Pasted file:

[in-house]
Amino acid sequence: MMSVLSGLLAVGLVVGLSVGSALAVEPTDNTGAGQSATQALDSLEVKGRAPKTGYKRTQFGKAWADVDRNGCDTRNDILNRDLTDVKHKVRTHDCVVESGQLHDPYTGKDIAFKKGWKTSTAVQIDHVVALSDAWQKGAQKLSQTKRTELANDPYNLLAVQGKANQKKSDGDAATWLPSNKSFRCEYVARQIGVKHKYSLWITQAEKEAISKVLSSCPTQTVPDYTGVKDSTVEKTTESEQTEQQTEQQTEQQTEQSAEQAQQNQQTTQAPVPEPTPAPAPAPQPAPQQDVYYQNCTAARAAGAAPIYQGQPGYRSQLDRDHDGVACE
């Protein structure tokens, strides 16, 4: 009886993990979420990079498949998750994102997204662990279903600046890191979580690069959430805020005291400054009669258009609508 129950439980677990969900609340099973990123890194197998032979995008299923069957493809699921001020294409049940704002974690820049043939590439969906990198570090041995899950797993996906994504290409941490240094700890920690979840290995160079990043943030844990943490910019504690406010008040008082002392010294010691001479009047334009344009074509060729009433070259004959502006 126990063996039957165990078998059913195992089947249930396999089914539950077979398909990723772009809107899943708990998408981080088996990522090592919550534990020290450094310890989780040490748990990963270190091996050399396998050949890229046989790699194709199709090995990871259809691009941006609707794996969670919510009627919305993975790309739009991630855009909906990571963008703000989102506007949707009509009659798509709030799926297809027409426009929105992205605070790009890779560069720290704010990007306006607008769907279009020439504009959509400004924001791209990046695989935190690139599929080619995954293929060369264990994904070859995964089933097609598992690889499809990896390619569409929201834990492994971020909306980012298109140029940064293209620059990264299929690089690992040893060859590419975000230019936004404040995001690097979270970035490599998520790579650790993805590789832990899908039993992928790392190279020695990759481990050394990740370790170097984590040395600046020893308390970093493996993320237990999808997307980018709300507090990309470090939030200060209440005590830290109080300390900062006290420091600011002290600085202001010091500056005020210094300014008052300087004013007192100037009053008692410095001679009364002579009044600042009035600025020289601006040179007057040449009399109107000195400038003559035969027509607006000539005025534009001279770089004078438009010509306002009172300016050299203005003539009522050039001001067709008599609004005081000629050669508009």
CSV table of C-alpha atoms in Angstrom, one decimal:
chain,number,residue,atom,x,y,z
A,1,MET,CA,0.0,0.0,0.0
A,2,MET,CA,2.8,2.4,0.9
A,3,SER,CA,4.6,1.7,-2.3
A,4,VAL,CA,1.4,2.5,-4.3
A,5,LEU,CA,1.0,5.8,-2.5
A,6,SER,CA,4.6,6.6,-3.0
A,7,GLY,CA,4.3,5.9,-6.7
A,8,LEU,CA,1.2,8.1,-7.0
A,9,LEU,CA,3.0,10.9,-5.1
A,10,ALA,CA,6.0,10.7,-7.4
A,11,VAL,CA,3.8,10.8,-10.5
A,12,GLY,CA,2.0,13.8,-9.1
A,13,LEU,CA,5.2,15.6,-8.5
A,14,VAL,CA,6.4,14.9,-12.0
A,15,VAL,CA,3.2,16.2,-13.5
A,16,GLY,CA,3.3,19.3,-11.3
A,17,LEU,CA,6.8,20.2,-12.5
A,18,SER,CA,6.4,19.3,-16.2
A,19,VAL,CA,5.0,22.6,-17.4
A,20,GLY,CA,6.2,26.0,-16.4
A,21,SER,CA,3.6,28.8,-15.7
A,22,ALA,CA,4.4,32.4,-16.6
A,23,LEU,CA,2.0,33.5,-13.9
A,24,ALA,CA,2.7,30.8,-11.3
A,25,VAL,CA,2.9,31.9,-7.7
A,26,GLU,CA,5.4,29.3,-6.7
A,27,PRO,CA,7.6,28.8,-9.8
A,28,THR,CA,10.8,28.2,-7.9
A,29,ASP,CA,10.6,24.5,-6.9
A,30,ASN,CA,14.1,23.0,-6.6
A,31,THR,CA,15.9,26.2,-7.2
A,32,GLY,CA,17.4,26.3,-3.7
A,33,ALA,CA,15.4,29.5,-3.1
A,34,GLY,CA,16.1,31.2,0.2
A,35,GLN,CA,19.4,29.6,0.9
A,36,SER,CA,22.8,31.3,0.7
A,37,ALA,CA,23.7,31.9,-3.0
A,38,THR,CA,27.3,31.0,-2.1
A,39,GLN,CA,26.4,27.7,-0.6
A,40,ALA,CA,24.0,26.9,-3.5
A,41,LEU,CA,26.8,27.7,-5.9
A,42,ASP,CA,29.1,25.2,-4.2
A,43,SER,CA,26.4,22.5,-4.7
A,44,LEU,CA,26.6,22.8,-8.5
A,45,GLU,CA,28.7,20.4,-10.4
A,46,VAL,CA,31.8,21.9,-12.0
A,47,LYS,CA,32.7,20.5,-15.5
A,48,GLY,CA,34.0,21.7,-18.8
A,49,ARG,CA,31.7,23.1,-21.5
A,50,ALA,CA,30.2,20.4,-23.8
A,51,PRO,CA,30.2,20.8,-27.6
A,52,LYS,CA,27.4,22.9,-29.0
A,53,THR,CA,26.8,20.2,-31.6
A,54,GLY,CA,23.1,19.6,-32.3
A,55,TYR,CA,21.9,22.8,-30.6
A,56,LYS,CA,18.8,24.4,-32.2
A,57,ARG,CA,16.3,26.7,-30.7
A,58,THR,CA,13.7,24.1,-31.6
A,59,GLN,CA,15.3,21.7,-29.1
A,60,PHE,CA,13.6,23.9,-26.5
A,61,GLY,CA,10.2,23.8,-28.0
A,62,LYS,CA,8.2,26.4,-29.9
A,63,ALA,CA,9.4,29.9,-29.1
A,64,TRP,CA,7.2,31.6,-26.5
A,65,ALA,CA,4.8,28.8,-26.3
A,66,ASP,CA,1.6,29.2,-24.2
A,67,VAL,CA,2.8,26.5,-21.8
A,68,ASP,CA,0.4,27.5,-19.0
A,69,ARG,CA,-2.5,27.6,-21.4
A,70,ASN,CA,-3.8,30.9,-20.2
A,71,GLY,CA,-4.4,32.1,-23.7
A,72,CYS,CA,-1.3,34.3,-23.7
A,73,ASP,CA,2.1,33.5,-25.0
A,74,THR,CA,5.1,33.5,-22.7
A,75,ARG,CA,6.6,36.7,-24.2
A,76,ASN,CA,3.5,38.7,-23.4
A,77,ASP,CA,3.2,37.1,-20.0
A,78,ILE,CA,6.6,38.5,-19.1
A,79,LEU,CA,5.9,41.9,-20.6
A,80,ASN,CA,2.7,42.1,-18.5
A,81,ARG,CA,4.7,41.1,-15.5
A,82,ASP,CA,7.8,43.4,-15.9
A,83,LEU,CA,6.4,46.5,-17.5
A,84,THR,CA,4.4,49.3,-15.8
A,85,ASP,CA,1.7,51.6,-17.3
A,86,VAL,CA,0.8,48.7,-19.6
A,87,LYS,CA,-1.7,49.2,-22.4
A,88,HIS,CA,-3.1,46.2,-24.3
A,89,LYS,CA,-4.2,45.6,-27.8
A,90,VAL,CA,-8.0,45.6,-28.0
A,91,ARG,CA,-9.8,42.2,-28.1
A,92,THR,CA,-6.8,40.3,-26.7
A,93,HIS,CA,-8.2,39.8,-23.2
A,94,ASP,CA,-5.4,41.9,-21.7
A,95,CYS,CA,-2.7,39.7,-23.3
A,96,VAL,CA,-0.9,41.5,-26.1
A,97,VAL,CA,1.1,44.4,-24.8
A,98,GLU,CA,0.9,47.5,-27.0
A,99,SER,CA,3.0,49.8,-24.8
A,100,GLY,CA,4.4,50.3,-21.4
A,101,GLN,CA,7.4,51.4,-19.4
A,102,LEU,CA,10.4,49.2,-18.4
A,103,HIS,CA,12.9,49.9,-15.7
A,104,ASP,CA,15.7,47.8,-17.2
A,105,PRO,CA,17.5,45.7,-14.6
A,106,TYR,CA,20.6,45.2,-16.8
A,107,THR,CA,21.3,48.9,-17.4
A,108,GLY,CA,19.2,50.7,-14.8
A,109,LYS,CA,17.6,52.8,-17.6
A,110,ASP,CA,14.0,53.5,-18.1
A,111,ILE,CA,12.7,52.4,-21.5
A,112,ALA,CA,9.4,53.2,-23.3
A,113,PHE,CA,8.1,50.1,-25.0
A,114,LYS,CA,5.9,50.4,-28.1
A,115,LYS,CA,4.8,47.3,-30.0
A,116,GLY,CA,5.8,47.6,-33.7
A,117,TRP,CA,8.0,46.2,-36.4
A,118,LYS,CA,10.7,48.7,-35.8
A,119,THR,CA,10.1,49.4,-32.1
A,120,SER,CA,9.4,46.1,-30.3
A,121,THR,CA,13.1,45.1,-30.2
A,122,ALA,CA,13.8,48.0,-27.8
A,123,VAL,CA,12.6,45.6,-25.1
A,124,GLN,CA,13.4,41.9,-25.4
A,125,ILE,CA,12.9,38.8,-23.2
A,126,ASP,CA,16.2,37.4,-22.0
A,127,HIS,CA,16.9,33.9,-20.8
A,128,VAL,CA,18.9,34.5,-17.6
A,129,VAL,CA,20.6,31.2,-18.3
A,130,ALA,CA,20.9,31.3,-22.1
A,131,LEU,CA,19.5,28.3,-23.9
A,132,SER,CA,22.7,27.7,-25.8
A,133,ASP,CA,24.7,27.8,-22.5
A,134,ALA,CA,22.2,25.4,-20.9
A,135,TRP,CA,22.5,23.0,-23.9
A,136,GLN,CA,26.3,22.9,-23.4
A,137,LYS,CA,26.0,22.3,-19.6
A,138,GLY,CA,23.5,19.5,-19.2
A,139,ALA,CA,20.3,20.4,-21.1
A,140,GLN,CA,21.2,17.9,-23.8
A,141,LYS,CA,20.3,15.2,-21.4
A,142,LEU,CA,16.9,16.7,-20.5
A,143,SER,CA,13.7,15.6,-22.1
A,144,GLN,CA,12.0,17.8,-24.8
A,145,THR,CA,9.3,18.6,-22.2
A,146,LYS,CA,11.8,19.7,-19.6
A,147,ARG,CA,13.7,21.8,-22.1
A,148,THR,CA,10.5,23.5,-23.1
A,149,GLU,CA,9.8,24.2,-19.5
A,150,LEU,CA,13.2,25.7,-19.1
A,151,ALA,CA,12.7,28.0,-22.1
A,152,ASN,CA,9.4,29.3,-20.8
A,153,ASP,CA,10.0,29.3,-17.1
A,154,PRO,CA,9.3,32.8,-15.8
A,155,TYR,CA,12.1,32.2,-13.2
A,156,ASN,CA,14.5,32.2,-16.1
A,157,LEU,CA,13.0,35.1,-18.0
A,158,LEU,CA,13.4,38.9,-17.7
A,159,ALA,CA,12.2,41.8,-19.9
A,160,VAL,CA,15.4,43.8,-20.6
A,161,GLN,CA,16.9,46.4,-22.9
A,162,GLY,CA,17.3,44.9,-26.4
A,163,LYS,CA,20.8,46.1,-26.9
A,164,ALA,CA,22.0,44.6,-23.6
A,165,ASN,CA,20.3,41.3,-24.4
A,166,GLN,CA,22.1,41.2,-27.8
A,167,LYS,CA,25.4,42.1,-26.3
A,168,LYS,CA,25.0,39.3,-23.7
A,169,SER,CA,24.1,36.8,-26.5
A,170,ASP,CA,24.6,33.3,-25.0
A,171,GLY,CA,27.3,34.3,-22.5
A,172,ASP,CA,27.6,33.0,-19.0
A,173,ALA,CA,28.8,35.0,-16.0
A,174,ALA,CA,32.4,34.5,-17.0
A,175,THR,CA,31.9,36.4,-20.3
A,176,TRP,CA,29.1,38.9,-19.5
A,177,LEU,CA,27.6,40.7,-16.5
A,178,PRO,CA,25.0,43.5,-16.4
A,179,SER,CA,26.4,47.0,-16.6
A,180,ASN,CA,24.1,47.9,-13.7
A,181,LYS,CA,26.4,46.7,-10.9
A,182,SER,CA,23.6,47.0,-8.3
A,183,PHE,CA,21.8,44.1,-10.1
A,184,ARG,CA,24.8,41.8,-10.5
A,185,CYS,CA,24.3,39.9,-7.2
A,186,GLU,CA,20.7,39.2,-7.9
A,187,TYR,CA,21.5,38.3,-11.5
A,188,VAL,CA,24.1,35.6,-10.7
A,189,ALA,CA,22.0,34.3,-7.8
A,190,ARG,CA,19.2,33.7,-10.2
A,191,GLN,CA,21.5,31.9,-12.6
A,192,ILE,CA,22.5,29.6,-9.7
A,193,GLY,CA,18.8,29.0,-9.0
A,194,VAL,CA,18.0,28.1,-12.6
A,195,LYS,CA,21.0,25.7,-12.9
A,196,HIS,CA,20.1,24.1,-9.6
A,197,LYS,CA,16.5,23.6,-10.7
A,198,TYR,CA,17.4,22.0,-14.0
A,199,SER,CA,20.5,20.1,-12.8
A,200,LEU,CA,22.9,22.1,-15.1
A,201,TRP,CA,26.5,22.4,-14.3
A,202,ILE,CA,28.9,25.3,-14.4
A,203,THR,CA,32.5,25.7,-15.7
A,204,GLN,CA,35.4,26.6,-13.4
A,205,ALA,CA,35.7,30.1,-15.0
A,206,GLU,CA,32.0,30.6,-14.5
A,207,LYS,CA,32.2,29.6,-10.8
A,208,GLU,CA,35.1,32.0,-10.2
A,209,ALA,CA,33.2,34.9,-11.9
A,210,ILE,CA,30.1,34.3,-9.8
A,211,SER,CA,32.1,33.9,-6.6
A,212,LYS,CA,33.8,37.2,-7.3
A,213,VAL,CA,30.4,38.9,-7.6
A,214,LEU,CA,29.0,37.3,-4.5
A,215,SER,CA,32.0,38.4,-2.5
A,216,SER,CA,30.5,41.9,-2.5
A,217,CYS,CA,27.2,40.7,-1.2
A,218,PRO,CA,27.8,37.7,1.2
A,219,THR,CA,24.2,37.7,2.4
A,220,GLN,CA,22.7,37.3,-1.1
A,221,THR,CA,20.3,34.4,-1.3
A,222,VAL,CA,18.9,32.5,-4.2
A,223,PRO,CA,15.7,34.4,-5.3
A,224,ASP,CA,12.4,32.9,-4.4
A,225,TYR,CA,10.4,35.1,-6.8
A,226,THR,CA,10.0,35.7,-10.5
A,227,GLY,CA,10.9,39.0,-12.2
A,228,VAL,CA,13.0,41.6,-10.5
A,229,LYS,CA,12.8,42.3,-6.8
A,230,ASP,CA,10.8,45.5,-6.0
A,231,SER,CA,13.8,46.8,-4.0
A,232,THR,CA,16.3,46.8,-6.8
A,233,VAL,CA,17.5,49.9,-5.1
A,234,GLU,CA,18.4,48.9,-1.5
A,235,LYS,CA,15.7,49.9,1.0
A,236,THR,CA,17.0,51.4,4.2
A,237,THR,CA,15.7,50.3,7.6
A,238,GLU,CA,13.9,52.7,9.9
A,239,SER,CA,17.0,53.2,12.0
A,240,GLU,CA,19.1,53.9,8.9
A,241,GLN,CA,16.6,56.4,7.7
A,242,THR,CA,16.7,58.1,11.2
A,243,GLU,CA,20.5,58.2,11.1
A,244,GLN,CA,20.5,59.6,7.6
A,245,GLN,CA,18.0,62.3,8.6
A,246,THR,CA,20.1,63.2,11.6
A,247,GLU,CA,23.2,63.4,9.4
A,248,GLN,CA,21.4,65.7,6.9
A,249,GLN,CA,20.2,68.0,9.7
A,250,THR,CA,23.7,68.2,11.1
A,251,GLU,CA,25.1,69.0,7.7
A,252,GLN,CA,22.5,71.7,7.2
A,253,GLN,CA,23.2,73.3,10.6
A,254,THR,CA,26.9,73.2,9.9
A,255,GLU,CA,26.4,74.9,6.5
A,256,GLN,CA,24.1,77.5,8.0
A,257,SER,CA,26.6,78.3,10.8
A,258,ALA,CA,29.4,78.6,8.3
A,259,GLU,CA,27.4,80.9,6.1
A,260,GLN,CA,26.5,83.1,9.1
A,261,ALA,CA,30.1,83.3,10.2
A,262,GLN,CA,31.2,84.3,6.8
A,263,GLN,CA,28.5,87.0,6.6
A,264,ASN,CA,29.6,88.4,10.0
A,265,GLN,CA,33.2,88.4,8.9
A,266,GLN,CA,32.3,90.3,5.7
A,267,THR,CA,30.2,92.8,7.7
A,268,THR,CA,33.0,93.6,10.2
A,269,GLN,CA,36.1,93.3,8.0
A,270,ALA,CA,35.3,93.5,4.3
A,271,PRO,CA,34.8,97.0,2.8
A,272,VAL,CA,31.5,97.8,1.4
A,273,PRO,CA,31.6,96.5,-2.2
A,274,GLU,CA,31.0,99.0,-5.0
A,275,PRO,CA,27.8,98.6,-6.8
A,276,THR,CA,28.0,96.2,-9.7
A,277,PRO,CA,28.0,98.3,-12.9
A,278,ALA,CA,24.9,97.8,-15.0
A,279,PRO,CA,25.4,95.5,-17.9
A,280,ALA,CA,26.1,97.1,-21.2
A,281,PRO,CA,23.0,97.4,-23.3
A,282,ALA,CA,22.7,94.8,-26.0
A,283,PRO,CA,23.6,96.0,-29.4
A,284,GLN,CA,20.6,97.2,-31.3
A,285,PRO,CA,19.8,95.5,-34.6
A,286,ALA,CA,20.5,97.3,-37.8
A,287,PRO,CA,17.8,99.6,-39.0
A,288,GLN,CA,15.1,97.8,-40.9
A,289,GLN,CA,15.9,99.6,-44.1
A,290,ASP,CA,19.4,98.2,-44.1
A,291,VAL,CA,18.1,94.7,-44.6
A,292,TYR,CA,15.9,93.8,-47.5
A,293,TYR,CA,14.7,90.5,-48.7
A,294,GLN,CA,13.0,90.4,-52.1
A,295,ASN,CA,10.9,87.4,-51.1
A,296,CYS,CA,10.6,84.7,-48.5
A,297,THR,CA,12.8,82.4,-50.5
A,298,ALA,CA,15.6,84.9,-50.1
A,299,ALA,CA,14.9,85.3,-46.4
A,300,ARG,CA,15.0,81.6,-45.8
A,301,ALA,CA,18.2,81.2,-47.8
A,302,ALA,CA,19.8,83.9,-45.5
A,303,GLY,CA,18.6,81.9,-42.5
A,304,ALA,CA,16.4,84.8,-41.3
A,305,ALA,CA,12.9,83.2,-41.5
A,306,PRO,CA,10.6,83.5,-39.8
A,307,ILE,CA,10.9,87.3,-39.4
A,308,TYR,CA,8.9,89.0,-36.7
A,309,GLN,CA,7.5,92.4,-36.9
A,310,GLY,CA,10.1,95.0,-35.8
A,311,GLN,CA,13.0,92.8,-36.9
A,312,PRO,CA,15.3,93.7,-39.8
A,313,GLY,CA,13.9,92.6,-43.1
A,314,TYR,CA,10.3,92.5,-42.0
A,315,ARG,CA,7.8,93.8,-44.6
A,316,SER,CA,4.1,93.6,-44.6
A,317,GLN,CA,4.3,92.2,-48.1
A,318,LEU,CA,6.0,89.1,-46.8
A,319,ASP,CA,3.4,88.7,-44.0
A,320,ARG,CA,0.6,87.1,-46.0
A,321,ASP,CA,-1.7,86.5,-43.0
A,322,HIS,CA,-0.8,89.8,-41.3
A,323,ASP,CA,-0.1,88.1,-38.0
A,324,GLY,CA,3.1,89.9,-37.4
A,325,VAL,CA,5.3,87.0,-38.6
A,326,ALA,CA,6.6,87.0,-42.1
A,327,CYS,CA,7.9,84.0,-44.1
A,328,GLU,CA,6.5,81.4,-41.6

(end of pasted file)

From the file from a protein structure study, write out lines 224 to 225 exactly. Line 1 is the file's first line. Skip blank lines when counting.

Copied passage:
A,219,THR,CA,24.2,37.7,2.4
A,220,GLN,CA,22.7,37.3,-1.1